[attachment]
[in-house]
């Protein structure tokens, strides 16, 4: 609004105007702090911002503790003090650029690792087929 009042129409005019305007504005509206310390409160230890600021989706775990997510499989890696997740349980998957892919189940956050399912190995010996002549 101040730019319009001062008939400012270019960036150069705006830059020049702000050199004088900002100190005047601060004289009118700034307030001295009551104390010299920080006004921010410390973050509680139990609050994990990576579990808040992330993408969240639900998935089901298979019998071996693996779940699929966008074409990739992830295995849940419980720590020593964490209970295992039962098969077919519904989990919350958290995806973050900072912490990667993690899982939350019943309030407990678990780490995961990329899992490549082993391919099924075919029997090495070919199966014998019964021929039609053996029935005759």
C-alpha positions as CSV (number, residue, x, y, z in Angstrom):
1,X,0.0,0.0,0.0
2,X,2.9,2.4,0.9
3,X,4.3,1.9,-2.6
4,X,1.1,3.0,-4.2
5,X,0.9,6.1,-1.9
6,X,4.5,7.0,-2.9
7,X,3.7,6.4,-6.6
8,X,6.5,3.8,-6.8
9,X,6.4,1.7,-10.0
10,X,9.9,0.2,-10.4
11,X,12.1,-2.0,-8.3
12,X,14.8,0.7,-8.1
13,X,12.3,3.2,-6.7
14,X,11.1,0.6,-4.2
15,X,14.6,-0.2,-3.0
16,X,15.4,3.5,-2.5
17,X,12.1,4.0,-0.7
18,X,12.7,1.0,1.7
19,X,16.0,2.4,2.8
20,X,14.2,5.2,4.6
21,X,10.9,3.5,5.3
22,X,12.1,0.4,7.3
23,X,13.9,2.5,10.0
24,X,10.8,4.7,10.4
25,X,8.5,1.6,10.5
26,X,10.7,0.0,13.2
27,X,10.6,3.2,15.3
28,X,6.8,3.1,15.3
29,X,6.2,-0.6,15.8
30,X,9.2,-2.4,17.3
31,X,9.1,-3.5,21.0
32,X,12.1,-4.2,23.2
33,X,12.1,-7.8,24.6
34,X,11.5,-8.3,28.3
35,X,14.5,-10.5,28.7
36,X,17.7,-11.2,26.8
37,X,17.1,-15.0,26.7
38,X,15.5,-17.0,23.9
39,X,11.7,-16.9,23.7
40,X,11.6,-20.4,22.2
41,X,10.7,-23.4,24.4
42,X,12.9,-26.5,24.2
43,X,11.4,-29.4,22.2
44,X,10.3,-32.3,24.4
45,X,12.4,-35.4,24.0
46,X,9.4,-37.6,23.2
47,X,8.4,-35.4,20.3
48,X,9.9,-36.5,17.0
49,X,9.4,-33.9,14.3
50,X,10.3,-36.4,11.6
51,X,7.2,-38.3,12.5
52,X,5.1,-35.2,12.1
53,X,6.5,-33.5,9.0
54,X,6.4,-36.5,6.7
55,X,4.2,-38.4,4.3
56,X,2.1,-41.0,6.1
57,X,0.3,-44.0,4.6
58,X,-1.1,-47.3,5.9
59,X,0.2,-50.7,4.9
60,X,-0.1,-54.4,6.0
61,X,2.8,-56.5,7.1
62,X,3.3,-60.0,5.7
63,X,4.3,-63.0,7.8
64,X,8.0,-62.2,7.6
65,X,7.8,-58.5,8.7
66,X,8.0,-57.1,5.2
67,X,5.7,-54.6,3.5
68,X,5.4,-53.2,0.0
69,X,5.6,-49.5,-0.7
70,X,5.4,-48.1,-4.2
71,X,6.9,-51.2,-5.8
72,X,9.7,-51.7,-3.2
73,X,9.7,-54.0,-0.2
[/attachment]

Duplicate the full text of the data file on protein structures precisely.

[in-house]
């Protein structure tokens, strides 16, 4: 609004105007702090911002503790003090650029690792087929 009042129409005019305007504005509206310390409160230890600021989706775990997510499989890696997740349980998957892919189940956050399912190995010996002549 101040730019319009001062008939400012270019960036150069705006830059020049702000050199004088900002100190005047601060004289009118700034307030001295009551104390010299920080006004921010410390973050509680139990609050994990990576579990808040992330993408969240639900998935089901298979019998071996693996779940699929966008074409990739992830295995849940419980720590020593964490209970295992039962098969077919519904989990919350958290995806973050900072912490990667993690899982939350019943309030407990678990780490995961990329899992490549082993391919099924075919029997090495070919199966014998019964021929039609053996029935005759």
C-alpha positions as CSV (number, residue, x, y, z in Angstrom):
1,X,0.0,0.0,0.0
2,X,2.9,2.4,0.9
3,X,4.3,1.9,-2.6
4,X,1.1,3.0,-4.2
5,X,0.9,6.1,-1.9
6,X,4.5,7.0,-2.9
7,X,3.7,6.4,-6.6
8,X,6.5,3.8,-6.8
9,X,6.4,1.7,-10.0
10,X,9.9,0.2,-10.4
11,X,12.1,-2.0,-8.3
12,X,14.8,0.7,-8.1
13,X,12.3,3.2,-6.7
14,X,11.1,0.6,-4.2
15,X,14.6,-0.2,-3.0
16,X,15.4,3.5,-2.5
17,X,12.1,4.0,-0.7
18,X,12.7,1.0,1.7
19,X,16.0,2.4,2.8
20,X,14.2,5.2,4.6
21,X,10.9,3.5,5.3
22,X,12.1,0.4,7.3
23,X,13.9,2.5,10.0
24,X,10.8,4.7,10.4
25,X,8.5,1.6,10.5
26,X,10.7,0.0,13.2
27,X,10.6,3.2,15.3
28,X,6.8,3.1,15.3
29,X,6.2,-0.6,15.8
30,X,9.2,-2.4,17.3
31,X,9.1,-3.5,21.0
32,X,12.1,-4.2,23.2
33,X,12.1,-7.8,24.6
34,X,11.5,-8.3,28.3
35,X,14.5,-10.5,28.7
36,X,17.7,-11.2,26.8
37,X,17.1,-15.0,26.7
38,X,15.5,-17.0,23.9
39,X,11.7,-16.9,23.7
40,X,11.6,-20.4,22.2
41,X,10.7,-23.4,24.4
42,X,12.9,-26.5,24.2
43,X,11.4,-29.4,22.2
44,X,10.3,-32.3,24.4
45,X,12.4,-35.4,24.0
46,X,9.4,-37.6,23.2
47,X,8.4,-35.4,20.3
48,X,9.9,-36.5,17.0
49,X,9.4,-33.9,14.3
50,X,10.3,-36.4,11.6
51,X,7.2,-38.3,12.5
52,X,5.1,-35.2,12.1
53,X,6.5,-33.5,9.0
54,X,6.4,-36.5,6.7
55,X,4.2,-38.4,4.3
56,X,2.1,-41.0,6.1
57,X,0.3,-44.0,4.6
58,X,-1.1,-47.3,5.9
59,X,0.2,-50.7,4.9
60,X,-0.1,-54.4,6.0
61,X,2.8,-56.5,7.1
62,X,3.3,-60.0,5.7
63,X,4.3,-63.0,7.8
64,X,8.0,-62.2,7.6
65,X,7.8,-58.5,8.7
66,X,8.0,-57.1,5.2
67,X,5.7,-54.6,3.5
68,X,5.4,-53.2,0.0
69,X,5.6,-49.5,-0.7
70,X,5.4,-48.1,-4.2
71,X,6.9,-51.2,-5.8
72,X,9.7,-51.7,-3.2
73,X,9.7,-54.0,-0.2